Those who are responsible for maintaining the highways network owe a duty of care under the Highways Act 1980. This duty of care requires the highway to be maintained in such a way that it is reasonably passable for all ordinary traffic with no dangers as a result of its physical condition. Fixing potholes and road defects is included in this duty of care. Failure to do this can lead to cycling accidents caused by potholes and, thus, injuries.

As such, a cycling pothole claim could possibly be made if:

  1. A third party owed a duty of care to you.
  2. The third-party breached their duty.
  3. From this, you have suffered an injury.

The above can also be defined as negligence in tort law. You must provide proof of negligence to be able to claim for personal injury compensation.  So, get in touch with us today to verify your claim eligibility. 

Who Are Liable For Potholes?

Whoever is responsible for carrying out repairs depends on the type of road. For example, local authorities and councils manage local roads, whereas major A roads and motorways are managed by Highways England. There are private occupiers of land who can also be responsible for road repairs.

Since cyclists are not allowed on major roads such as motorways, it is likely that a cyclist accident claim will be made against either the local authority or a private occupier.

So, get in touch with us today to discuss where your pothole accident occurred.

What Is The Time Limit On Pothole Accident Claims?

The general time limit to begin legal proceedings for a public liability claim is 3 years, according to the Limitation Act 1980. This time limit starts from the date your accident occurred. 

However, this general time limit may be paused in a couple of circumstances. We can tell you more about these exceptions to the time limit if you contact us. 

A pair of upside-down broken glasses on a road with a blue helmet and the wheel of a bike also on the road in the background.

Bike Accident Injuries You Could Claim For

If you fell off your bike due to a pothole, here are some different injuries that could be sustained:

Injuries following a cycling pothole accident can range in severity. No matter how severe the injury is, though, you may still be able to make a personal injury claim.  

How Do I Prove Negligence In Pothole Accident Claims?

Just because a pothole has caused a cycling accident on the roads does not mean someone is liable for your injury. Section 58 of the Highways Act 1980 provides a defence and states that if the entity responsible for the highway can prove that all reasonable measures were taken to ensure the highway was not dangerous to traffic or pedestrians, then a claim is unlikely. Therefore, as with all personal injury claims, it is vital that you collect as much supporting evidence to support your case.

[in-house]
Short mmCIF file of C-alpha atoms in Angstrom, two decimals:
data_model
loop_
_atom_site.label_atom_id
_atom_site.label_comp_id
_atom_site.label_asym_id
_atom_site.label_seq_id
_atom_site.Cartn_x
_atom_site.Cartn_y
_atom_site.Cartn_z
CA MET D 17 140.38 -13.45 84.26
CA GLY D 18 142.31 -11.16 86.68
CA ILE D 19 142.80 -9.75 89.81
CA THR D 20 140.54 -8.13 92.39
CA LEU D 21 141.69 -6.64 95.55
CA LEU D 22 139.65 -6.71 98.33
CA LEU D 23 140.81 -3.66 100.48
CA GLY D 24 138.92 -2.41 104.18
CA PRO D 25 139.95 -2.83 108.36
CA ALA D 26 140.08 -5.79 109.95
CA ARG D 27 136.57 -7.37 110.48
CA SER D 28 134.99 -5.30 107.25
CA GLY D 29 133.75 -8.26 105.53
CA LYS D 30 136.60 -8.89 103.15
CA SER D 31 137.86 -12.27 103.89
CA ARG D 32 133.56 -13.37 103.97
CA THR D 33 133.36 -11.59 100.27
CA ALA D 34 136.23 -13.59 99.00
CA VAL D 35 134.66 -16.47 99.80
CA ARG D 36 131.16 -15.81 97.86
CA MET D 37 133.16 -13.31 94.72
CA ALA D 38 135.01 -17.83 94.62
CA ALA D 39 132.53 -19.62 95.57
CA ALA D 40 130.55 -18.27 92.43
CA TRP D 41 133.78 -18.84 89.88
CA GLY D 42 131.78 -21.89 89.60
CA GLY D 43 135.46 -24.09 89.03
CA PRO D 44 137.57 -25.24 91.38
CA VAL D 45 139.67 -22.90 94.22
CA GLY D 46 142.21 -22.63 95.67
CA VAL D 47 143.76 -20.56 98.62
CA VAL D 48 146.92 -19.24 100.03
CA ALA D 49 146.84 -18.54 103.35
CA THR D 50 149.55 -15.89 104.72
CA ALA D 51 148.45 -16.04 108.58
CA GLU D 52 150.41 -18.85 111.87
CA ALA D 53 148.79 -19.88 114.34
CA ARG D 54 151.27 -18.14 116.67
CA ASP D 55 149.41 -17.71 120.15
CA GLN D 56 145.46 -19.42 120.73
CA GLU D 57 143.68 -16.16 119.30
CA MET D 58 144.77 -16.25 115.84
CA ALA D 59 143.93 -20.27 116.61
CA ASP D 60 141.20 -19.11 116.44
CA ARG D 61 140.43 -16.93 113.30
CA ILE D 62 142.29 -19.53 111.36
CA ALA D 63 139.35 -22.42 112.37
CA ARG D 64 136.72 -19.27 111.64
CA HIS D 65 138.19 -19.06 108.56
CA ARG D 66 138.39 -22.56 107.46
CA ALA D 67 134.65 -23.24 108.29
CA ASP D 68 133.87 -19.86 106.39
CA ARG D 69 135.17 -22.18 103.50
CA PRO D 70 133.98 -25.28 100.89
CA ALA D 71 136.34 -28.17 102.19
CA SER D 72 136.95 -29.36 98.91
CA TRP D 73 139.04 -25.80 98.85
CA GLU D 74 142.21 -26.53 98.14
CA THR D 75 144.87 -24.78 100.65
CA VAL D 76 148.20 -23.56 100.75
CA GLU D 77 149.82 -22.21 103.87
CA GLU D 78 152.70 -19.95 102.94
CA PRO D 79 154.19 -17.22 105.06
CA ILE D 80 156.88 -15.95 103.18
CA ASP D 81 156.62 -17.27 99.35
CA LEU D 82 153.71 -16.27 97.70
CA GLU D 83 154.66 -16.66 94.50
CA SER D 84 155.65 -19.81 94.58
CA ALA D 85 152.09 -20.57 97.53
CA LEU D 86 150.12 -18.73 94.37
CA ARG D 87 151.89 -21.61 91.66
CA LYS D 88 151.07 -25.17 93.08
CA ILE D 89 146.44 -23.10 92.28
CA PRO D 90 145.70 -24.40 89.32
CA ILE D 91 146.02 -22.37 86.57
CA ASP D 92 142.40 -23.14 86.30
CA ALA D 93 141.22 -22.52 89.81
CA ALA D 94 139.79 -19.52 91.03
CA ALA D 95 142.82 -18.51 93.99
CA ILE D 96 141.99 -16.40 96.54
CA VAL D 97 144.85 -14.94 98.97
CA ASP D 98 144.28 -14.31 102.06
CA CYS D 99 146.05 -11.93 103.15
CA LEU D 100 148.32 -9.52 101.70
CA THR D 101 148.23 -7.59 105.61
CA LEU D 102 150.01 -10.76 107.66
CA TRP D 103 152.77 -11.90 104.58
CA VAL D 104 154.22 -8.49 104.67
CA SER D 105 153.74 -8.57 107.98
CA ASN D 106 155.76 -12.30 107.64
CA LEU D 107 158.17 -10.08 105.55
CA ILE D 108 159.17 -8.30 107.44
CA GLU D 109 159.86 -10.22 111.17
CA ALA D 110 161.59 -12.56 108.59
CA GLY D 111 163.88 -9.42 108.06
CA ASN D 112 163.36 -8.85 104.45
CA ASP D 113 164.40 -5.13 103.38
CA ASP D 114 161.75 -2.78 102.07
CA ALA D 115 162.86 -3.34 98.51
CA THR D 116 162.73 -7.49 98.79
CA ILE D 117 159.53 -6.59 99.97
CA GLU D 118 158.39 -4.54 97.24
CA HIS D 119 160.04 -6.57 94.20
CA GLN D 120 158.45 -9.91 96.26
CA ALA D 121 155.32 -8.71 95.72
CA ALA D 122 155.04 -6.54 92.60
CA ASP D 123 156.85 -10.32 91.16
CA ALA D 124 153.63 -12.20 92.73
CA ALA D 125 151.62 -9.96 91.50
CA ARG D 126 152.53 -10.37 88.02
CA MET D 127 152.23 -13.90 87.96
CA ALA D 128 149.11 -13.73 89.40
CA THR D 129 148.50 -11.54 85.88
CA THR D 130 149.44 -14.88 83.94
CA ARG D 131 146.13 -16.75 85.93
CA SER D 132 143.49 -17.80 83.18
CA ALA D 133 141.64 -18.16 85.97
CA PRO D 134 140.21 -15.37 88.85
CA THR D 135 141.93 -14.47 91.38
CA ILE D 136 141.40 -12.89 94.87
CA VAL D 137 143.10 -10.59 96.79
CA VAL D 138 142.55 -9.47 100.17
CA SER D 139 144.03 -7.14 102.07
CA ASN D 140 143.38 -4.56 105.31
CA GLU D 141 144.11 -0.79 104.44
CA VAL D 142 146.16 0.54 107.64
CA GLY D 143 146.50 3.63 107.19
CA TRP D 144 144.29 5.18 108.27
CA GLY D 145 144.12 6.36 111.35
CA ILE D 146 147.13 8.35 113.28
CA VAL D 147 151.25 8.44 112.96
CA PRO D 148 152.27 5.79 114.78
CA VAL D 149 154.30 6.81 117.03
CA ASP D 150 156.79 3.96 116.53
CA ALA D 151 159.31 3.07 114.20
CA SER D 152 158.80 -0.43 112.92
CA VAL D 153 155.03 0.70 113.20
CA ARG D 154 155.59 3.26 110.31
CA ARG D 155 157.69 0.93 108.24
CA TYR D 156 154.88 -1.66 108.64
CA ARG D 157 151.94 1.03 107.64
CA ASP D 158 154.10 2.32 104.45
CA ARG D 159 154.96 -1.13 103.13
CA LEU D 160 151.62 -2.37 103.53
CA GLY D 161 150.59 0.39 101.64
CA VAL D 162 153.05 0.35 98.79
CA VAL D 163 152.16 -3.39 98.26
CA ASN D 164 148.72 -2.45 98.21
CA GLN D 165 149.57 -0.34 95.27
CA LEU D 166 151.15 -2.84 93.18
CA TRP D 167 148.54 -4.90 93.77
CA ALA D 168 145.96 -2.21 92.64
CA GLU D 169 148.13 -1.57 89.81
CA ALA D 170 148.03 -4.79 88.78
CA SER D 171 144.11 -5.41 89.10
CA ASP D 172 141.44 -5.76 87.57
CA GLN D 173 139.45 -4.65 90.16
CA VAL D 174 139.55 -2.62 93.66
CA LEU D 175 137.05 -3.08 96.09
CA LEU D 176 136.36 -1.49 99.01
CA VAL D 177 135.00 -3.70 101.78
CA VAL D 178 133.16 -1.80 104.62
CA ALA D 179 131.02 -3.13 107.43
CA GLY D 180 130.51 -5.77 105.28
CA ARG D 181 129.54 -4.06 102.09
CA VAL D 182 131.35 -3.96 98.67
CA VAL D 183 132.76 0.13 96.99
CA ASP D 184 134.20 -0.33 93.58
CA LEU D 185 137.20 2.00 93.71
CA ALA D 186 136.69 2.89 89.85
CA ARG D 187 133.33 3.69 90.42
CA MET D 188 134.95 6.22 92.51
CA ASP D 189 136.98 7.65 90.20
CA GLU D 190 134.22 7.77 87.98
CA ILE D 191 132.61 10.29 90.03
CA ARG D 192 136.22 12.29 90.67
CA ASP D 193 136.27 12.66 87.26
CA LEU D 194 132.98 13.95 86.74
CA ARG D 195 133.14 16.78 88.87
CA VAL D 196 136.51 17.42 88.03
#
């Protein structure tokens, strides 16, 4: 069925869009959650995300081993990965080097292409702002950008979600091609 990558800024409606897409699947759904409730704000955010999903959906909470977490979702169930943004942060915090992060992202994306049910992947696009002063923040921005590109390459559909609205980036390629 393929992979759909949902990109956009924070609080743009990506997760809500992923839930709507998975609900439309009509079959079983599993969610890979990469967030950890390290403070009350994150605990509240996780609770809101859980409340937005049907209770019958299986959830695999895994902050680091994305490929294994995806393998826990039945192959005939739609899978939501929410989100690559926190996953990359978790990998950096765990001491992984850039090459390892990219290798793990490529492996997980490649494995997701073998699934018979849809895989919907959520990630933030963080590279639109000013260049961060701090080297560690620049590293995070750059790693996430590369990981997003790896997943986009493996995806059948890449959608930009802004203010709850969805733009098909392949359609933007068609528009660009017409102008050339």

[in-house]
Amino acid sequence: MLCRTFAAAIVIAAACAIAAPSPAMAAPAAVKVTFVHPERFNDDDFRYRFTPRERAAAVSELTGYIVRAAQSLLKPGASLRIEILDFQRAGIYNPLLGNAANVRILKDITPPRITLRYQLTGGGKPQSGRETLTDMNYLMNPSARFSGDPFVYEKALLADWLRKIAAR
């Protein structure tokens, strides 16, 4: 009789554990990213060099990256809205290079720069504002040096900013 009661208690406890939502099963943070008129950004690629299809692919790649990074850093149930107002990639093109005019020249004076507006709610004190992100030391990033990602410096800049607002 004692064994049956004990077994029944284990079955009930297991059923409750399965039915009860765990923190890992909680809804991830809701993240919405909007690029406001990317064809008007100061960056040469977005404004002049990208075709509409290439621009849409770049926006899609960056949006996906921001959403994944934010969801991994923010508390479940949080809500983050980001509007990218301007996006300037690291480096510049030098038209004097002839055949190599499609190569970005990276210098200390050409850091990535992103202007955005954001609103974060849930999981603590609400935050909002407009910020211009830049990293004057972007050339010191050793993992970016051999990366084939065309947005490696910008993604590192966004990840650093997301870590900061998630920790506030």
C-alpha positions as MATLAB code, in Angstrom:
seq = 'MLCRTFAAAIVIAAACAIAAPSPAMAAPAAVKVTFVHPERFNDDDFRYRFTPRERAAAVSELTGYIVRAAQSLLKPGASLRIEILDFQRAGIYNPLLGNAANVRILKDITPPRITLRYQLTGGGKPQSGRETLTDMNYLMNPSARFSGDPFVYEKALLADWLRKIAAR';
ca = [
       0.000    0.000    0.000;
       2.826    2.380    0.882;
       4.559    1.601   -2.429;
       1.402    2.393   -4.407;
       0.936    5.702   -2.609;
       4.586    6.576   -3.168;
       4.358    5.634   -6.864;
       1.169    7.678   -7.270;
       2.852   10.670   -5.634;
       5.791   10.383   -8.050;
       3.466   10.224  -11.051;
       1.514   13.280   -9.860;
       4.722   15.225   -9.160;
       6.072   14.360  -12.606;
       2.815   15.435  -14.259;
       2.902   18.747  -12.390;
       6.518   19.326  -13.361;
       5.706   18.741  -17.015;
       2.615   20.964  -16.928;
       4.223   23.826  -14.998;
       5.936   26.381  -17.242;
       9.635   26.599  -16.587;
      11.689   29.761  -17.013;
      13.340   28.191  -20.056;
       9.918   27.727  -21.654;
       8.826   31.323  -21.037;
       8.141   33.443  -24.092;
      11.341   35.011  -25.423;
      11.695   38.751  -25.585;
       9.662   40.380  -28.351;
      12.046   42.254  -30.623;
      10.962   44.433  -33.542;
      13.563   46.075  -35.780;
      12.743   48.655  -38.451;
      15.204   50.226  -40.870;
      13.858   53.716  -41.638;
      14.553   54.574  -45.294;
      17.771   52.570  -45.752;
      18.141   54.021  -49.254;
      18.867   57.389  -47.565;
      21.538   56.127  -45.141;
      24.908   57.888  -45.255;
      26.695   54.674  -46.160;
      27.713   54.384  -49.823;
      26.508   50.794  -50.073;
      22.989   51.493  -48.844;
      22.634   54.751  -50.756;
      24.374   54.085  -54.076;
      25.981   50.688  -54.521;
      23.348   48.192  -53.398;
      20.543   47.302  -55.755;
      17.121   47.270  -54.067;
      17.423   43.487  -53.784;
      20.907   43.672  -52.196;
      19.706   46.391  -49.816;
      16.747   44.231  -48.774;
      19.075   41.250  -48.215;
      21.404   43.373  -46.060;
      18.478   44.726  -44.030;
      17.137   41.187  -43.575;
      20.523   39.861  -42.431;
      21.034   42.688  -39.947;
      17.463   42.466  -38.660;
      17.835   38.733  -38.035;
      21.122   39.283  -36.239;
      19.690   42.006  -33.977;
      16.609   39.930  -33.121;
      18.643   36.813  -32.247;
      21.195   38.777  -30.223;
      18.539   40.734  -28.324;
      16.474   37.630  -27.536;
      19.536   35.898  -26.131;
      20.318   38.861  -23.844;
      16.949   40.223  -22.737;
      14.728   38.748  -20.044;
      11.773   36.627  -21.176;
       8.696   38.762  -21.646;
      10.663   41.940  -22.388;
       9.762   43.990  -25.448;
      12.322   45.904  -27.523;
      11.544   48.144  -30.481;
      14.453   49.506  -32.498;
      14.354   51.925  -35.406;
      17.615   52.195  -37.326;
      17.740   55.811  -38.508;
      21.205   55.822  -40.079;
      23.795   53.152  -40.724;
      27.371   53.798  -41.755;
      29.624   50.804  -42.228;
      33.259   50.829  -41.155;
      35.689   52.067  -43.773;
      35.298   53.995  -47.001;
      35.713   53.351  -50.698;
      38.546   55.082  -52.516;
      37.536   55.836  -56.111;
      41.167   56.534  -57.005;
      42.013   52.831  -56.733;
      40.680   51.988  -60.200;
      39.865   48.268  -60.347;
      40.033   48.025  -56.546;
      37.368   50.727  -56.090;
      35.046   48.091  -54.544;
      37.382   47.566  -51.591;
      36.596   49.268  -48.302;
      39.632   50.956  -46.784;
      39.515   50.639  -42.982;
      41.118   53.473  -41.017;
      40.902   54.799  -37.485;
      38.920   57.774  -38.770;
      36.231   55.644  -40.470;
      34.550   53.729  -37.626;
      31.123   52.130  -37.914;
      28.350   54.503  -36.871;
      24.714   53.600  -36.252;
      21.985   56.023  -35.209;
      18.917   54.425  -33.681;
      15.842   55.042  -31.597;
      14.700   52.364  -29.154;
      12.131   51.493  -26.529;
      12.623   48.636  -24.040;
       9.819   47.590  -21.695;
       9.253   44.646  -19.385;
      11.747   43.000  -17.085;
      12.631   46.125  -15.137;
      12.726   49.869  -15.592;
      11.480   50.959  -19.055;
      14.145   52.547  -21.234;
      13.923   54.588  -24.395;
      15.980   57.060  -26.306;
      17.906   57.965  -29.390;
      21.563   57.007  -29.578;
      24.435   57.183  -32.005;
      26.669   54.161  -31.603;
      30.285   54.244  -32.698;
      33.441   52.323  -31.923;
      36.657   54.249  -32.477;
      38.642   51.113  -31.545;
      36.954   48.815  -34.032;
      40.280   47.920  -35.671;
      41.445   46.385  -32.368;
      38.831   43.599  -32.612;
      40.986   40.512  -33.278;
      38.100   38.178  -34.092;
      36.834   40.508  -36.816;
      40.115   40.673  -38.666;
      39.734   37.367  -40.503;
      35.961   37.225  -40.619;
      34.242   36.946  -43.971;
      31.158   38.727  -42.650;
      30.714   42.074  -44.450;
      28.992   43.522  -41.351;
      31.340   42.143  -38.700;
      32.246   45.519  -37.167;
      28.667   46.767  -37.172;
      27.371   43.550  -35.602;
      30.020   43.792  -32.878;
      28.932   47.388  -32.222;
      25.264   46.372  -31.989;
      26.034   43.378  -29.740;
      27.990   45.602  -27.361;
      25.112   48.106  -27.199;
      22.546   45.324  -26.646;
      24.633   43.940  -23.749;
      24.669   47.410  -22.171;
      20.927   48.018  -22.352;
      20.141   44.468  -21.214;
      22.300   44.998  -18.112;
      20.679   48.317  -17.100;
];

Here are some types of evidence which can prove third-party negligence to support a pothole accident claim:

  • CCTV footage or dash-cam footage from the accident scene.
  • Photographs of the pothole in question, your visible injuries, and any other damage. Photographs must include the height and width of the pothole shown on an image with a measuring stick. 
  • Keep a diary of your medical treatment and symptoms. 
  • Copies of your medical records once you have sought medical care. For instance, a copy of a scan image.
  • Taking contact details from potential eyewitnesses. 

Collecting as much evidence as you can for your case can seem daunting. Our solicitors, as part of their services, actually help their claimants gather evidence. So, if you would like one of our solicitors to assist you, don’t hesitate to get in touch with us to see whether you can be connected. 

Can A Solicitor Help You Claim For A Pothole Accident?

If the eligibility of your cycling pothole claim is confirmed, then we can connect you with one of our specialist No Win No Fee solicitors to help you with your case. In particular, one of our solicitors can offer you a Conditional Fee Agreement (CFA). 

With a CFA, you do not need to pay your solicitor unless your claim succeeds. So, before or throughout the compensation claims process, or if your compensation claim is unsuccessful, you are charged no fees. 

If you have a successful claim, your solicitor will take a success fee. A success fee is a legally capped percentage of your compensation. So, no matter what, you will always receive the larger part of your compensation.

Contact Us

Contact us today if you want one of our No Win No Fee solicitors to help you with your potential cycling pothole claim. You could be entitled to compensation if you have been injured due to a breached duty of care. To find out for free whether you can begin the process of claiming compensation, have a chat with us at any time:

A close-up image of a pothole.

Find Out More About Making A Cycling Pothole Claim

Below are some of our related guides:

Additionally, below are some potentially useful pages:

Hopefully, you have acquired more information about how to make a cycling pothole claim and how much compensation this type of claim could possibly be worth. We are available 24/7 to chat about claiming for a cycling accident caused by pothole damage.